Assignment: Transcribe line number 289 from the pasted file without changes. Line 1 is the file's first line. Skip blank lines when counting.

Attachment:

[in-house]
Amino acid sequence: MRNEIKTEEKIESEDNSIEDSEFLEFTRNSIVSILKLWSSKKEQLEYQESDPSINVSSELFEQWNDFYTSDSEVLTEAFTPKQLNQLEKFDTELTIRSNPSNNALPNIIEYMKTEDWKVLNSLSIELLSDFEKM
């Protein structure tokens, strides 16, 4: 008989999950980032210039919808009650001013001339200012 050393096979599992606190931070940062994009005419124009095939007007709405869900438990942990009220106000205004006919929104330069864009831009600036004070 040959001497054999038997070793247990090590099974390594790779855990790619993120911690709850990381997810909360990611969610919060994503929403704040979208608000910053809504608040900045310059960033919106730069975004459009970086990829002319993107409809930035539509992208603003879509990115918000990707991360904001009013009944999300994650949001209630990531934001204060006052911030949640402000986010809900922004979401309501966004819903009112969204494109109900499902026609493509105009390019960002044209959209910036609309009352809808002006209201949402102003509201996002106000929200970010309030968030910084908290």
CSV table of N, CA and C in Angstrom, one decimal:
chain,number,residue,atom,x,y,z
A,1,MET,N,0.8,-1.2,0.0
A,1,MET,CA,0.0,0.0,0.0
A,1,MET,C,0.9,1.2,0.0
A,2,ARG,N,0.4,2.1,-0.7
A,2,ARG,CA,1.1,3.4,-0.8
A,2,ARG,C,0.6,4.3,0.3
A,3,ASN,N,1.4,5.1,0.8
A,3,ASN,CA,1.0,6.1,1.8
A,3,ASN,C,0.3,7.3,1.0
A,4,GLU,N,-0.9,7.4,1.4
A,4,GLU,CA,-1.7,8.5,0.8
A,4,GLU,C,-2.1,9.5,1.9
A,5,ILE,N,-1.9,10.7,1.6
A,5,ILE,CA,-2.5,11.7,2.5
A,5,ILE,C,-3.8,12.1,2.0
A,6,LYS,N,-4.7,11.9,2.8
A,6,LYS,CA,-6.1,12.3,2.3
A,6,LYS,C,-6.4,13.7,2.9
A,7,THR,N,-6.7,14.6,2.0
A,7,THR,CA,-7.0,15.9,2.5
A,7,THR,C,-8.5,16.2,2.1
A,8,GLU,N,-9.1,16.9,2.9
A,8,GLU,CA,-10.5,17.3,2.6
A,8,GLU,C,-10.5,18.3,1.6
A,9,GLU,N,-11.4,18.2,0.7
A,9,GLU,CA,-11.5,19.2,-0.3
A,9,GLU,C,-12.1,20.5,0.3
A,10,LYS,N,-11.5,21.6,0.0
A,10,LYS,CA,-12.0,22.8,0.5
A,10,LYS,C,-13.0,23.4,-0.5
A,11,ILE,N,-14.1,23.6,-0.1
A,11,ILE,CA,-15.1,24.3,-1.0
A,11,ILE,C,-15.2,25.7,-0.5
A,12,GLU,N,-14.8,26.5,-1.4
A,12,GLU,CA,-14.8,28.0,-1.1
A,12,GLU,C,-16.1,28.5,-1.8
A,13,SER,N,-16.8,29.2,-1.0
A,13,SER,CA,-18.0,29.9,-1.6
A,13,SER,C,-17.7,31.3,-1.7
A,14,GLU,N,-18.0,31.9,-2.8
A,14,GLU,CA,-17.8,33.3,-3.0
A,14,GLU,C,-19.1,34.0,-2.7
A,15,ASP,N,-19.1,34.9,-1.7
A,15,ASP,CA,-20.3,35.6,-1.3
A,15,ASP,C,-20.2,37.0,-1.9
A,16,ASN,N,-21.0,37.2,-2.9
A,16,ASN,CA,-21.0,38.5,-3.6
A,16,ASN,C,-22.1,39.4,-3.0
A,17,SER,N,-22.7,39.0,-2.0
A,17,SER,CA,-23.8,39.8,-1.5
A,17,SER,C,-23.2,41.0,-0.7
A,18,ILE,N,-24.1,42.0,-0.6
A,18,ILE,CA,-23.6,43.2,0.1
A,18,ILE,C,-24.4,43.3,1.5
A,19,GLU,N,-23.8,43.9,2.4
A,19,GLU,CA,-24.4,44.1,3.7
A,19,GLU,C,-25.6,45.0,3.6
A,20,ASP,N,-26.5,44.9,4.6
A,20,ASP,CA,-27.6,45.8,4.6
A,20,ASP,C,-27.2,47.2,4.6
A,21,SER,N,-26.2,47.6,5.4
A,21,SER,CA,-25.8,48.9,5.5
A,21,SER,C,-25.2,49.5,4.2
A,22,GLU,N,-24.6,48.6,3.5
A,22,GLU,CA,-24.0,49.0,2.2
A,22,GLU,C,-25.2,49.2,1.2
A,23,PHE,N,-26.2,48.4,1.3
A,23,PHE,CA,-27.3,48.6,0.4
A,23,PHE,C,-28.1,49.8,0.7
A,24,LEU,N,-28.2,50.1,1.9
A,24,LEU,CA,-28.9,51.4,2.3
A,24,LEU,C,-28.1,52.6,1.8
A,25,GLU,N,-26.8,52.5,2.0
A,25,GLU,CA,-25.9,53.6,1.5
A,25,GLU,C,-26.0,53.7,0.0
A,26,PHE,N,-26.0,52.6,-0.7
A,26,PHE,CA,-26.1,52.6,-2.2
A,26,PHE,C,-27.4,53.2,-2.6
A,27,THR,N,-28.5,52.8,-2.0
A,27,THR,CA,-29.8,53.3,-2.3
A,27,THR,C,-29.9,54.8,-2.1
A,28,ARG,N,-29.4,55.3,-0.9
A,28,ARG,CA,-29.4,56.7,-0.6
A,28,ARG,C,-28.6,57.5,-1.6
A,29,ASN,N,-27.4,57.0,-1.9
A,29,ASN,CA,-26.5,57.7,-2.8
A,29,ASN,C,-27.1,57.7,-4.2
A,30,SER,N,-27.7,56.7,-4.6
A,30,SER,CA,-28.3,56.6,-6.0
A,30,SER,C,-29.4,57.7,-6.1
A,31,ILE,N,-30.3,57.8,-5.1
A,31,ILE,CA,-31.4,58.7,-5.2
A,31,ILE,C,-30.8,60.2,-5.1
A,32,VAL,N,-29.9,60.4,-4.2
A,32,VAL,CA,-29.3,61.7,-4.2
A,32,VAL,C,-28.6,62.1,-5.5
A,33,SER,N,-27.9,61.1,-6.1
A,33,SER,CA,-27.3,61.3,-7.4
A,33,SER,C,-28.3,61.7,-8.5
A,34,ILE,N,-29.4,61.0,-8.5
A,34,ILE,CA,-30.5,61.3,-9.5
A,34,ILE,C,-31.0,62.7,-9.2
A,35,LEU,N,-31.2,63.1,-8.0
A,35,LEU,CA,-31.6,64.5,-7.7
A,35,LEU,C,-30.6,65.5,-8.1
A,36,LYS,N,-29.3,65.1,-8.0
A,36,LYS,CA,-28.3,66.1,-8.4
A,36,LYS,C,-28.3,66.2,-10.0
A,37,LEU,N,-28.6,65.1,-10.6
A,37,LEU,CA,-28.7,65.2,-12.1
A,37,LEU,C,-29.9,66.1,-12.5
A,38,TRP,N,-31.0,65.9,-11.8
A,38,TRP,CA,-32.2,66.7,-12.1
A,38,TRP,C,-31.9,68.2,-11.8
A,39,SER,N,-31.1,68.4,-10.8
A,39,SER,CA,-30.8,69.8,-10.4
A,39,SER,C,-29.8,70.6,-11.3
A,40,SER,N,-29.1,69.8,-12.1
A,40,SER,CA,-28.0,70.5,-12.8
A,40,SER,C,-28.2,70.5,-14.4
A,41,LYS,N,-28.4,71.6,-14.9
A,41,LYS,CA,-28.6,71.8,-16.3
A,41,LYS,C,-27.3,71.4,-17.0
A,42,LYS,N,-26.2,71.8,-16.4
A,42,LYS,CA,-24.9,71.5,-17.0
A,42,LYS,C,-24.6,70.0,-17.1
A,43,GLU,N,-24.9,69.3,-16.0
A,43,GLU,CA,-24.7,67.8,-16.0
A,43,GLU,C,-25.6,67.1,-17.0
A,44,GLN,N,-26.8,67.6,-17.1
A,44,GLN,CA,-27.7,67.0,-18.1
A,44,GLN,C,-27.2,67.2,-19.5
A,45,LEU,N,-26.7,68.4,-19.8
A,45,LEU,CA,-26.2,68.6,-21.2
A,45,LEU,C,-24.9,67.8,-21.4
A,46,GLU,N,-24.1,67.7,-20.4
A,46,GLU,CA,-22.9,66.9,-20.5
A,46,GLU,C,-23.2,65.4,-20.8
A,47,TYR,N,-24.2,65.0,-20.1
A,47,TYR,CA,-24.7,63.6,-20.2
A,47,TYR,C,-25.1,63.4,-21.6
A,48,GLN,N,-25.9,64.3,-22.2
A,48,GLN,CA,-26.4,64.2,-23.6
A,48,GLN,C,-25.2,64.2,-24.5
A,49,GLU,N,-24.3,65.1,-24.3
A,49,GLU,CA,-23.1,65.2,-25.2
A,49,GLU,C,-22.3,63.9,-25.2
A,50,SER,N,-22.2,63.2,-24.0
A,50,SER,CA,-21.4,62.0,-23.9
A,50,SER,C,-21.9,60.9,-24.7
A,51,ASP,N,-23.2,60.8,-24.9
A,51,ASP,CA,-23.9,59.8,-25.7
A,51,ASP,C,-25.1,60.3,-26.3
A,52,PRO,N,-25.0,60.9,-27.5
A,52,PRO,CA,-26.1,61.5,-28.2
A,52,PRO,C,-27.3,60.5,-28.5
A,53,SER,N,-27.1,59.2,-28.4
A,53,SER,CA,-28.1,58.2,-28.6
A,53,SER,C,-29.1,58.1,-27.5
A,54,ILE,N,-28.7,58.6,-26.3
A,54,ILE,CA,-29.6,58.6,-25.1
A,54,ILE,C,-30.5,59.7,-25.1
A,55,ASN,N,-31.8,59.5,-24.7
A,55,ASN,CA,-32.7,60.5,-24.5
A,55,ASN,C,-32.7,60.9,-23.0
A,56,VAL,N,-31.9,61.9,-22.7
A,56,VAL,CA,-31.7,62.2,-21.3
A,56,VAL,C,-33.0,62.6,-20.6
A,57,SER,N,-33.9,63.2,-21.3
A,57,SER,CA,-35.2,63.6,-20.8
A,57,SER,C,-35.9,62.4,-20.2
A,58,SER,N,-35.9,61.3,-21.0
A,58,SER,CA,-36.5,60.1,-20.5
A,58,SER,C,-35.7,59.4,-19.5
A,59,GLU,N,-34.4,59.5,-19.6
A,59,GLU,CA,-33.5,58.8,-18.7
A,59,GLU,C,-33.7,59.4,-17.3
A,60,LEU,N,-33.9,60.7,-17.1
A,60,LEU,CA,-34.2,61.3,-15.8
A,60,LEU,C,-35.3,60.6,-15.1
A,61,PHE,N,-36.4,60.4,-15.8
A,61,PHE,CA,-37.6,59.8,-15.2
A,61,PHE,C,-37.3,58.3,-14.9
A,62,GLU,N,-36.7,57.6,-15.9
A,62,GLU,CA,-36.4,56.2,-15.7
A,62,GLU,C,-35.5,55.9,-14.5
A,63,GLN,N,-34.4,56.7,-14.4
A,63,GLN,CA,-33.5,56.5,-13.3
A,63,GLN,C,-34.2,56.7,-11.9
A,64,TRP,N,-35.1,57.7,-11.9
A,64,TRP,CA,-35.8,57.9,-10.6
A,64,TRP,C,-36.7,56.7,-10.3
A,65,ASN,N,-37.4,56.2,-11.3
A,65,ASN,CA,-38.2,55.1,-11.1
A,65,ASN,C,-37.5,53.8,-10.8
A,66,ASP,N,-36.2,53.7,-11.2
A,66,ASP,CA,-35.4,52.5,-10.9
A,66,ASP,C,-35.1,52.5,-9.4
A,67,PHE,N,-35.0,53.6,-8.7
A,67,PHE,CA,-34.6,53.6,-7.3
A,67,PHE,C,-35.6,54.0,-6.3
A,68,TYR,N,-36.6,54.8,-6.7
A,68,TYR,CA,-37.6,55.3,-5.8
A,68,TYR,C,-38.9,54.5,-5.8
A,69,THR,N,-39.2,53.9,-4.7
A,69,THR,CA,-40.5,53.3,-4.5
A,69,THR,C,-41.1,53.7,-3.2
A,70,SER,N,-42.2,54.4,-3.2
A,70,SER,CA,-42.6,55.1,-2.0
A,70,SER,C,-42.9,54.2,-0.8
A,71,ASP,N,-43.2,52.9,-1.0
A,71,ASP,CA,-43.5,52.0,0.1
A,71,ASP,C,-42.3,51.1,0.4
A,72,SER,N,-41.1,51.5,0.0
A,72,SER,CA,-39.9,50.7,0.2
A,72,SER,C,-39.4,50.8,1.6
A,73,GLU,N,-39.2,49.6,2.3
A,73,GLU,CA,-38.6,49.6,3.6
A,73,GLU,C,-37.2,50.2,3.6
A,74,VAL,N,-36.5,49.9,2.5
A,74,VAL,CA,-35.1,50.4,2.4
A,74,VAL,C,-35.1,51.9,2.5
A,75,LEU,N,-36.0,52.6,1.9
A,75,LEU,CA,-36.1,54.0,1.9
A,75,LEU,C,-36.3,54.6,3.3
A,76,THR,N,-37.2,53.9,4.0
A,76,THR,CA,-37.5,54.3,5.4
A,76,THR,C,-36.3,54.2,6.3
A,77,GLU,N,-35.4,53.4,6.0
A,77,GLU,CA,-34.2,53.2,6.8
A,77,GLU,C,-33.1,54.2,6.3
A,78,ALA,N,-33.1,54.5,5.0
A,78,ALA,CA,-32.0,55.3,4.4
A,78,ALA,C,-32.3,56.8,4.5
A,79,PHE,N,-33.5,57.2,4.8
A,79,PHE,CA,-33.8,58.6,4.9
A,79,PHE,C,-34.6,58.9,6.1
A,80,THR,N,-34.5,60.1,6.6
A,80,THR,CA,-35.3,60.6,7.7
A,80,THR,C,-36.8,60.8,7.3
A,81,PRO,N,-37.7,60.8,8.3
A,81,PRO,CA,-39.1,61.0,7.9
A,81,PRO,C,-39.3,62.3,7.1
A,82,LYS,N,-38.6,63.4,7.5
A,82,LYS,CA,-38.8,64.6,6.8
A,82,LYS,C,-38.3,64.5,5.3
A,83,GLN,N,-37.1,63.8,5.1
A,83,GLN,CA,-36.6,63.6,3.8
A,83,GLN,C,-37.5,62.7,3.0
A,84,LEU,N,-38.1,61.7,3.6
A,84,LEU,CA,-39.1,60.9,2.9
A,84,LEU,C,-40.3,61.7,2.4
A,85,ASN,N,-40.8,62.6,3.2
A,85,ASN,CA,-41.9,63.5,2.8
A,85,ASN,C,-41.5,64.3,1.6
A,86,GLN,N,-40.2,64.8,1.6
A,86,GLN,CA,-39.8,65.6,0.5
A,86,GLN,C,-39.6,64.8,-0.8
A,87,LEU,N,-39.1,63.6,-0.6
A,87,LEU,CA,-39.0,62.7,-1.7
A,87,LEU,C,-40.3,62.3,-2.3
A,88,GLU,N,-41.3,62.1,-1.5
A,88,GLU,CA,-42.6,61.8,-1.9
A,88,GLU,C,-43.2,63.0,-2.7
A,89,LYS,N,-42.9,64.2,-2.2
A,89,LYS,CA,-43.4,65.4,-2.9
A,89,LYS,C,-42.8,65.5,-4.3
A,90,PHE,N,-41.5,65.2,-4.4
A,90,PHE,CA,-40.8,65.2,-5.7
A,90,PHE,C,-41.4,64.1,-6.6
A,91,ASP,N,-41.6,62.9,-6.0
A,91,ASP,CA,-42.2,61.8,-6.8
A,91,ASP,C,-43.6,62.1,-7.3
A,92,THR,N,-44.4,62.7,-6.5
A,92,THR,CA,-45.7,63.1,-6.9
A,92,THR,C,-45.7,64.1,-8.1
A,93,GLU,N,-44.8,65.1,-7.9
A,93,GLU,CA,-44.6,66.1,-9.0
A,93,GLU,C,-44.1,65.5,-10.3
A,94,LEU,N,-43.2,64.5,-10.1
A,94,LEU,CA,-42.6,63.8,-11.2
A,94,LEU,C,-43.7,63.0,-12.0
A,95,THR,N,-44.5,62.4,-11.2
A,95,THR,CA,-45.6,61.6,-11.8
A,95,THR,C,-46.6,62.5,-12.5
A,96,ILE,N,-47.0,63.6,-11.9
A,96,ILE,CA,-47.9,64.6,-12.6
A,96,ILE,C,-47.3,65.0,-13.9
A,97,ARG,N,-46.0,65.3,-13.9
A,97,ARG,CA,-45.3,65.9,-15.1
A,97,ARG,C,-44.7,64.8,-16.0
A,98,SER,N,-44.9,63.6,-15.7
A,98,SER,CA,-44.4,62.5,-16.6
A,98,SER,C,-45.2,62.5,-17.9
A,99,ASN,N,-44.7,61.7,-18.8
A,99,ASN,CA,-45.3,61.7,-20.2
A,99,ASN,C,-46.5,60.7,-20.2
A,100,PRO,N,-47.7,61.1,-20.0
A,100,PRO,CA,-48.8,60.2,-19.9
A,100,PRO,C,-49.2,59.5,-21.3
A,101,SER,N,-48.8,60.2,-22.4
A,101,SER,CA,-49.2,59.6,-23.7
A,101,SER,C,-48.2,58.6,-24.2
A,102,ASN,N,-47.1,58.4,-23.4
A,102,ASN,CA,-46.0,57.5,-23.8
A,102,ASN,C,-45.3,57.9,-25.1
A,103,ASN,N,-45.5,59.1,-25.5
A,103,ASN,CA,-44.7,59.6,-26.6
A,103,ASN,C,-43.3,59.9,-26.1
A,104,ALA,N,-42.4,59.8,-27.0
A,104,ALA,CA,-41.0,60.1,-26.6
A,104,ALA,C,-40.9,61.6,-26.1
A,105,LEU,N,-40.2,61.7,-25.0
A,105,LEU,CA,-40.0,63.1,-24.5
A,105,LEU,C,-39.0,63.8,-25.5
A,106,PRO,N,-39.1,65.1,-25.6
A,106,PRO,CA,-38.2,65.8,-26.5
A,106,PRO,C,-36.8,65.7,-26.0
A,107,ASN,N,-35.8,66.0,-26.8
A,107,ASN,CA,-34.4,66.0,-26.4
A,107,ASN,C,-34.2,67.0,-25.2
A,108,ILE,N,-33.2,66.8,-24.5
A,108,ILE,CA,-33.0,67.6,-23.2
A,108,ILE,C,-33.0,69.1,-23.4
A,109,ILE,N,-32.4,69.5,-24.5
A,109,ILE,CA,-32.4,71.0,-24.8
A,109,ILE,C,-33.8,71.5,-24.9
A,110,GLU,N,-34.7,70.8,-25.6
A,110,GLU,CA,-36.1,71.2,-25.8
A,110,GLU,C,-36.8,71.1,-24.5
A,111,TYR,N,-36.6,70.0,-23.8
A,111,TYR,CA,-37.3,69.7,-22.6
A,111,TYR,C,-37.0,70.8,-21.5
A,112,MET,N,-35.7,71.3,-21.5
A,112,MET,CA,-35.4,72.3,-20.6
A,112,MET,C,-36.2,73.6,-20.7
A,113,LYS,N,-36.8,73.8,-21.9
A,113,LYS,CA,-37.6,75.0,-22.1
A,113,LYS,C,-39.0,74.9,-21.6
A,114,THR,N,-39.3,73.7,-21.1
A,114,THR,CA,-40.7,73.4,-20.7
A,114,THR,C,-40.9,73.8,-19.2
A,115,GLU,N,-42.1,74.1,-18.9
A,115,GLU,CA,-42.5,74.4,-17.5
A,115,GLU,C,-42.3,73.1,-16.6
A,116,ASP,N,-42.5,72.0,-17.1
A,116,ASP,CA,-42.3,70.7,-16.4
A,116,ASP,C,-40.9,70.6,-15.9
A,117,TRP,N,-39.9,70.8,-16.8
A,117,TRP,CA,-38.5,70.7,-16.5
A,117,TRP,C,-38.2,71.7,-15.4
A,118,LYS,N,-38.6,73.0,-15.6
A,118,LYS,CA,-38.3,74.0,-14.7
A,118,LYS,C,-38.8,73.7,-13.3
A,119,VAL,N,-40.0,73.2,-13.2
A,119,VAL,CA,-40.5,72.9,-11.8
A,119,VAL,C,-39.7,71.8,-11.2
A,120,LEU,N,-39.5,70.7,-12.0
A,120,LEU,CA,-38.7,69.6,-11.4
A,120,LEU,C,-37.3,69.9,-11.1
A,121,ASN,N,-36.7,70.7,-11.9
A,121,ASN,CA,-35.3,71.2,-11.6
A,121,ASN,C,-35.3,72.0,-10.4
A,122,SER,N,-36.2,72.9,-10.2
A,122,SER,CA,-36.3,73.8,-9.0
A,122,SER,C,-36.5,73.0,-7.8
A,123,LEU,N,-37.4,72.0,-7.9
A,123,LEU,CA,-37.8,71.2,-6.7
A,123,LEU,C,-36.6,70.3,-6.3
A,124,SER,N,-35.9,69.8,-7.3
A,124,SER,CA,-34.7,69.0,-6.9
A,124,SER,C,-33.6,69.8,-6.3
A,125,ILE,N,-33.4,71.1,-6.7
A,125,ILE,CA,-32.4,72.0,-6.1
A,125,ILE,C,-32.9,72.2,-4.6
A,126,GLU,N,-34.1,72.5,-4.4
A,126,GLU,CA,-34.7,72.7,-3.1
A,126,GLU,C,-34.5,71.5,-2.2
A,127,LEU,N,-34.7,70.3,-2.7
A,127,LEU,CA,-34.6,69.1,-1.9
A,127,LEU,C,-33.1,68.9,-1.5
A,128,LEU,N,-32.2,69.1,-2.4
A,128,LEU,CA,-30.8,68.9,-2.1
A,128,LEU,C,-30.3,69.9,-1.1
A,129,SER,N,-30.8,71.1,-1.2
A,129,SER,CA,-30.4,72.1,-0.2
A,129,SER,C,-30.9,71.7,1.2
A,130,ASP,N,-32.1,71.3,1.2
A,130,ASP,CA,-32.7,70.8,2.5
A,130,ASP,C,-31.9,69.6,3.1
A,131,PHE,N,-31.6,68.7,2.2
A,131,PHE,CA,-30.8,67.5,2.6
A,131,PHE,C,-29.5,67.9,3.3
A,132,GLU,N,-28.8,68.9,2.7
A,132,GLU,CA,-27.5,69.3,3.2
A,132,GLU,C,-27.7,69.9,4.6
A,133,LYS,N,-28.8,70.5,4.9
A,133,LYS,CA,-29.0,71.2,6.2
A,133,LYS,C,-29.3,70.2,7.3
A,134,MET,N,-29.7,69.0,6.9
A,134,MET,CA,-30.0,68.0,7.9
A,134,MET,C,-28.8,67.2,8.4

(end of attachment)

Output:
A,95,THR,CA,-45.6,61.6,-11.8